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ribbons & renovations

I grew up in a house that had character. Translation: a house that was constantly being renovated. My brother and I spent a fair amount of time trailing behind my dad on trips to the hardware store, more because my mom wanted us out of the house for a while than due to any particular interest on our part. I’d love to say that my creative genius was sparked by all the mysterious and incredible construction gear a hardware store contains. Alas, no. I whiled away some time browsing through the free paint chip samples and absconding with a handful or so of the best colours, but after that I simply wandered, bored and complaining, after my father as he sought out galvanized three quarter inch wingnuts or caulking goo or whatever item was pivotal to fixing our house that day.

But now! I have an answer for all those bored kids out there, shuffling along behind their parents through aisles of lawn furniture and rubber tubing. Jewelry! Turn all those shiny nuts and bolts into something you can proudly wear. Find all those old washers in the bottom of your toolbox, or go to the hardware store and pick out the shiniest, most appealing dibs and dabs.


For once, my impatience to start a craft stood me in good stead. Not wanting to wait till whenever I could get to the store to buy proper necklace chains, I decided to use something I had around the house: ribbon. And frankly, I like the look and the texture and the volume better than chain anyway. Ribbon offers so much more creative potential. Wind it around, tie knots in it, make it part of the decoration, rather than just a functional way to hang shiny things around your neck.

Here is what you’ll need:

Washers, nuts, bolts, etc. –> HARDWARE!!! Also ribbon, scissors, a jump ring or two and some kind of necklace clasp (or, alternatively, a needle and thread that matches your ribbon), clear nail polish, and possibly a pair of needlenosed pliers (if you have to attach said jump rings to said necklace clasps – it all depends on your exact method).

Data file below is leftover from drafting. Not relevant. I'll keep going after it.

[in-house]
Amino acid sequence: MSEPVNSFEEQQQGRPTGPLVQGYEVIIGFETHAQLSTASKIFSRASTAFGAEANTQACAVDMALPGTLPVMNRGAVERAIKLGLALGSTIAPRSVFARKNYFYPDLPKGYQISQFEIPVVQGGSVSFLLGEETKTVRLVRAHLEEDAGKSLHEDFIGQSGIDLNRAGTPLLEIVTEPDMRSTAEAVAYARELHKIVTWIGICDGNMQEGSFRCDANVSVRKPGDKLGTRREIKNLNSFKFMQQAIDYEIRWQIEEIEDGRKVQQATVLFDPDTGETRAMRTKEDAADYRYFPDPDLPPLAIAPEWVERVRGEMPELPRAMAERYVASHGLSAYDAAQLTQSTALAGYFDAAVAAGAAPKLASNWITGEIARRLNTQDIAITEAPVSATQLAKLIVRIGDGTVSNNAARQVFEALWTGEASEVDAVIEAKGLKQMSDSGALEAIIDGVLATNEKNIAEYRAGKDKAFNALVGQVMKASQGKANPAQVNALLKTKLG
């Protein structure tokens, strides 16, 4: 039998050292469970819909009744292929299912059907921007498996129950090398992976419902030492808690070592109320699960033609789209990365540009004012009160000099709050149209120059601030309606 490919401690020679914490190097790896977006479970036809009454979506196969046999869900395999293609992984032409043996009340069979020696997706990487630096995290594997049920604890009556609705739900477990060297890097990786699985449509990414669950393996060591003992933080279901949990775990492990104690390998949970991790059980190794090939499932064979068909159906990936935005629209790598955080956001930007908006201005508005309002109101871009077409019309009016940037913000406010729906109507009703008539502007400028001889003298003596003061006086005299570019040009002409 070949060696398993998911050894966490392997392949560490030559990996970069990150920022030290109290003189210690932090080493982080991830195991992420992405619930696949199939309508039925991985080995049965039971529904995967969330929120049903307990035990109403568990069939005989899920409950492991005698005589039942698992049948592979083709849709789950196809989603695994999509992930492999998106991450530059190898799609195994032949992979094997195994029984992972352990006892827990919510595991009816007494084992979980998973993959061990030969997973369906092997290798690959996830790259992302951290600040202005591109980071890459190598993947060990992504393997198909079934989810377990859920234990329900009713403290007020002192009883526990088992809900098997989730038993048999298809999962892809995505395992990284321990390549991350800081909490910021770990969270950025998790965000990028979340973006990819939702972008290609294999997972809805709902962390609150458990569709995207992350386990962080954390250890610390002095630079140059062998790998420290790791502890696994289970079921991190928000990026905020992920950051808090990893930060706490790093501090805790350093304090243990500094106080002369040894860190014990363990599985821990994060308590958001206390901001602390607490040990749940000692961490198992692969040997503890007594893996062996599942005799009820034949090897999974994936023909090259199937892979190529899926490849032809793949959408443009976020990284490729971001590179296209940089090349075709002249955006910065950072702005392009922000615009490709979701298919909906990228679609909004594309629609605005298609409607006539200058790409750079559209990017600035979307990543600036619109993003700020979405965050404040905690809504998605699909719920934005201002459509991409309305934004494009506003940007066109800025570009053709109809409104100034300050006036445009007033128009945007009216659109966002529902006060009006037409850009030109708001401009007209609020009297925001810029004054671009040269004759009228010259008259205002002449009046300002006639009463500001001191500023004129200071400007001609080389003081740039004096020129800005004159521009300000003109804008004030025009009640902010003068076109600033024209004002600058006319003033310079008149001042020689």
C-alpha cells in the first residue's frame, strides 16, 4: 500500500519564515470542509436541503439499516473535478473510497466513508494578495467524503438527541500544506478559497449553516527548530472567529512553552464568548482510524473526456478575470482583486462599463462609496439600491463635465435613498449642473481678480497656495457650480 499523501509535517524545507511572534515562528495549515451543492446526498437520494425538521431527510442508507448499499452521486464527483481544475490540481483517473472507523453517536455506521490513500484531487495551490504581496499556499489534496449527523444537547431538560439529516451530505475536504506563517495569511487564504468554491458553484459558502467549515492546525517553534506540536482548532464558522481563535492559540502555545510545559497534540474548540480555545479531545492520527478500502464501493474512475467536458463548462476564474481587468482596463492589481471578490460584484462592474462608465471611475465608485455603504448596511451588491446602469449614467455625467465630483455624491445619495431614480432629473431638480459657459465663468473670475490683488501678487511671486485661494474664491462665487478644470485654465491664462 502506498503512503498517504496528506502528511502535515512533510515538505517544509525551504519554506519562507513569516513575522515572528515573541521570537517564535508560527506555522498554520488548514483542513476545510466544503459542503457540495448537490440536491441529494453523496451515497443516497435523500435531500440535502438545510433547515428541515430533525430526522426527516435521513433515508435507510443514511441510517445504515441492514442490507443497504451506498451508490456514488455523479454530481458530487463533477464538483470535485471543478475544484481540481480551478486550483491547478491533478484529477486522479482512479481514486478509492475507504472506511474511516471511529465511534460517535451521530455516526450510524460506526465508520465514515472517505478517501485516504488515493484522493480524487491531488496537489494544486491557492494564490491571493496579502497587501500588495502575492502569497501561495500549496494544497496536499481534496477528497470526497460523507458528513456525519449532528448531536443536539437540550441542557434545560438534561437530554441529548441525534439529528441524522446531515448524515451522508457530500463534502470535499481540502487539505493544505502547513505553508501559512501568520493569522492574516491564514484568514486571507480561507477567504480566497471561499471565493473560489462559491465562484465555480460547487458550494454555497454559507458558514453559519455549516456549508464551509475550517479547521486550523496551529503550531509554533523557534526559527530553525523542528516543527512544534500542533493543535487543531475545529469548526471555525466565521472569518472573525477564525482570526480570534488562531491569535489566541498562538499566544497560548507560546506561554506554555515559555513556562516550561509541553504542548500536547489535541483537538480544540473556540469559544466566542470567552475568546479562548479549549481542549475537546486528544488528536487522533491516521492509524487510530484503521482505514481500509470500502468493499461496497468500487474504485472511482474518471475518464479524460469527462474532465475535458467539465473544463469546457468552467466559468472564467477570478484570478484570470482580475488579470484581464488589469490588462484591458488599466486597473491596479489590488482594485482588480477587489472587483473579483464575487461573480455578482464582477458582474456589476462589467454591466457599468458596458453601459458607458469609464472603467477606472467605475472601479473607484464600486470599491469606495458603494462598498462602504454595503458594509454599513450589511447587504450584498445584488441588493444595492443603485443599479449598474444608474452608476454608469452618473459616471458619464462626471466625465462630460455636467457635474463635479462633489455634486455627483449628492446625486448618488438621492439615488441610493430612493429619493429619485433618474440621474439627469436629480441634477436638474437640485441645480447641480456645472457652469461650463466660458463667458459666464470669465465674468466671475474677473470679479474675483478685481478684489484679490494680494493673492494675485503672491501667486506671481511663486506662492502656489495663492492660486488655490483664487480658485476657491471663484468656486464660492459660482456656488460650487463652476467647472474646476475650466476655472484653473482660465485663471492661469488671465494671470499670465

1. Cut a nice long length of ribbon. Hold it around your neck at about the length you want your necklace to be. Now double that. This is how long a piece you want. You can always cut it shorter, but you can’t make it longer. My first few necklaces were a bit shorter than I wanted them because my ribbon wasn’t long enough to begin with.

2. Start out with a couple of washers, one large and one small (or do 3, or just 1 – whatever you wish). Stack them on top of each other, loop your ribbon through the middle, and tie a knot at the back of the washers. Tie a second knot over top of it to keep everything in place.

3. Tie another knot in each of your two lengths of ribbon. Maybe do two – you want to make sure there’s some space between the washer pendant and any other metal bits, for a neater, tidier look.

4. String a nut or any other small bit of hardware onto each length of ribbon. Tie another knot or two or three behind it. Depending on the thickness of your ribbon and the size of the hardware, you may need to tie a couple of knots on top of each other to keep the hardware in place.

5. Continue doing this with as many pieces of hardware as you like. Keep in mind that each knot shortens your ribbon, so don’t tie too many. Make sure the knots are spaced the same on each side of the necklace, and before you pull a knot really tight, make sure it’s exactly where you want it and looks the way you’d like.

option 6a. When you’re satisfied with the necklace, get yourself a clasp (big enough to work with your ribbon) and tie it onto the ribbon. Double knot each end of ribbon, trim the ends and put a bit of clear nail polish on the knots to make sure they don’t come undone.

option 6b. If your ribbon is long enough, fold the ends over twice, sew them in place with matching thread, and you can fasten the necklace by tying it in a bow at the back of the neck. A bit more elegant in its way, but also a little bulky. Another bonus though: this gives you adjustable length.

Ta da! Wear with pride. And next time you’re dragged into a hardware store, you can rejoice at the opportunity to buy more cool crafting stuff! It’s almost as good as going to the candy shop, walking through the aisles of shiny little goodies, filling up a small paper bag…

NOTE: My oh-so-clever-and-witty boyfriend points out that if you like listening to music while you work, this would be a good opportunity to enjoy Weird Al’s “Hardware Store.“*

For other kinds of cool hardware jewelry, check out this online store, Additions Style. The woman who makes the jewelry wrote that she and her teenage daughter decided to make hardware jewelry as an inexpensive line of funky custom jewelry affordable for adolescents and others on a budget. Very neat stuff.

I’ve got a whole goodie-bag of hardware still waiting, so there will be further updates on this project to come!

*Can’t for the life of me find the original music video on Youtube, hence the link to the Veggie Tales version.

Leave a comment


  1. Super cool and gorgeous! I will have to dig around my apartment to see if I can come up with a neat necklace :D

  2. Obviously the lessons didn’t all stick: since a nut goes onto a screw, there can’t be such a thing as a “wingnut screw.” On the other hand, maybe it makes a more perplexing descriptor for a crazy person than just plain “wingnut.”

  3. admin

     /  February 20, 2010

    Fixed. Caulking “goo” is correct terminology though, right? :)

  4. I love it ♥ :)


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